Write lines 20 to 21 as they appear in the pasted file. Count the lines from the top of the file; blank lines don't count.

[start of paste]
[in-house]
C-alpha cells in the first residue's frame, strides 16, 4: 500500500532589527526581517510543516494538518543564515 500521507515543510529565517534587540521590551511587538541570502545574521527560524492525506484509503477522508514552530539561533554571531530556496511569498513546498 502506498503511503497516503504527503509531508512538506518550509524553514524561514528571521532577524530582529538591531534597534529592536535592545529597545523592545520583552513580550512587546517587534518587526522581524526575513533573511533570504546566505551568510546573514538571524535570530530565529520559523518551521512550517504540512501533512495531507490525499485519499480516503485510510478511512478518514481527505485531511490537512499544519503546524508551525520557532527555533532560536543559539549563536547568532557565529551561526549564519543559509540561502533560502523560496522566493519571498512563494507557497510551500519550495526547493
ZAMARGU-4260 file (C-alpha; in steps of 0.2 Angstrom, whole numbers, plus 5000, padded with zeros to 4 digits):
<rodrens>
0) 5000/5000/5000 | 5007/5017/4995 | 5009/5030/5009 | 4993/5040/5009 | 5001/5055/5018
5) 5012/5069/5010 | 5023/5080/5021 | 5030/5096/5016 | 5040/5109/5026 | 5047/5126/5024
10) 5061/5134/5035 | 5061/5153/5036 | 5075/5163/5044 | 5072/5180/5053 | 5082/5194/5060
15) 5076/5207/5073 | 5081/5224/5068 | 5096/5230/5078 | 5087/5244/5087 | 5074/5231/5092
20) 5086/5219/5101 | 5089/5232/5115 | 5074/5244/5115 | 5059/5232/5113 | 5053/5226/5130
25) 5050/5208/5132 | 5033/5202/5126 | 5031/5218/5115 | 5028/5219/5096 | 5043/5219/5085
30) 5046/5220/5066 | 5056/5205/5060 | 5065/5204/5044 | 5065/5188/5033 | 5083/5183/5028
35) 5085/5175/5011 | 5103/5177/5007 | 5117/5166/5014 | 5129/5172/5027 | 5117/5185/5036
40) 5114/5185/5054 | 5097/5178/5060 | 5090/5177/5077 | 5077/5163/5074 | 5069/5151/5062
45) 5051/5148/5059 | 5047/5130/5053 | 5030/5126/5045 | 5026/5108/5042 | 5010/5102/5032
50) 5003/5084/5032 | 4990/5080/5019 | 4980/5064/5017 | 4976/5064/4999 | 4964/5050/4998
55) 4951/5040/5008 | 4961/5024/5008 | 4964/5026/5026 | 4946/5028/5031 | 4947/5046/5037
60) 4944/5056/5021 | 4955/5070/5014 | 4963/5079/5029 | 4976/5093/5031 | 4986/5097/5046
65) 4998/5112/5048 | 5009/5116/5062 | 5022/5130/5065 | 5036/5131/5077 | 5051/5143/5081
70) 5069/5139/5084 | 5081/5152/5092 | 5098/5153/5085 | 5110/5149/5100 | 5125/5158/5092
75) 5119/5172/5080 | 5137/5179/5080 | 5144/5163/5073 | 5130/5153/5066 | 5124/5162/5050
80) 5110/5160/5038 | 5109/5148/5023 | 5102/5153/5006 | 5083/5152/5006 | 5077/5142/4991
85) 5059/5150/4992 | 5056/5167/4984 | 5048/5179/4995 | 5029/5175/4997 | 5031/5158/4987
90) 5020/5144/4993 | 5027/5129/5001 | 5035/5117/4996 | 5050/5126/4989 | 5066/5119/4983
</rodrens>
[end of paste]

75) 5119/5172/5080 | 5137/5179/5080 | 5144/5163/5073 | 5130/5153/5066 | 5124/5162/5050
80) 5110/5160/5038 | 5109/5148/5023 | 5102/5153/5006 | 5083/5152/5006 | 5077/5142/4991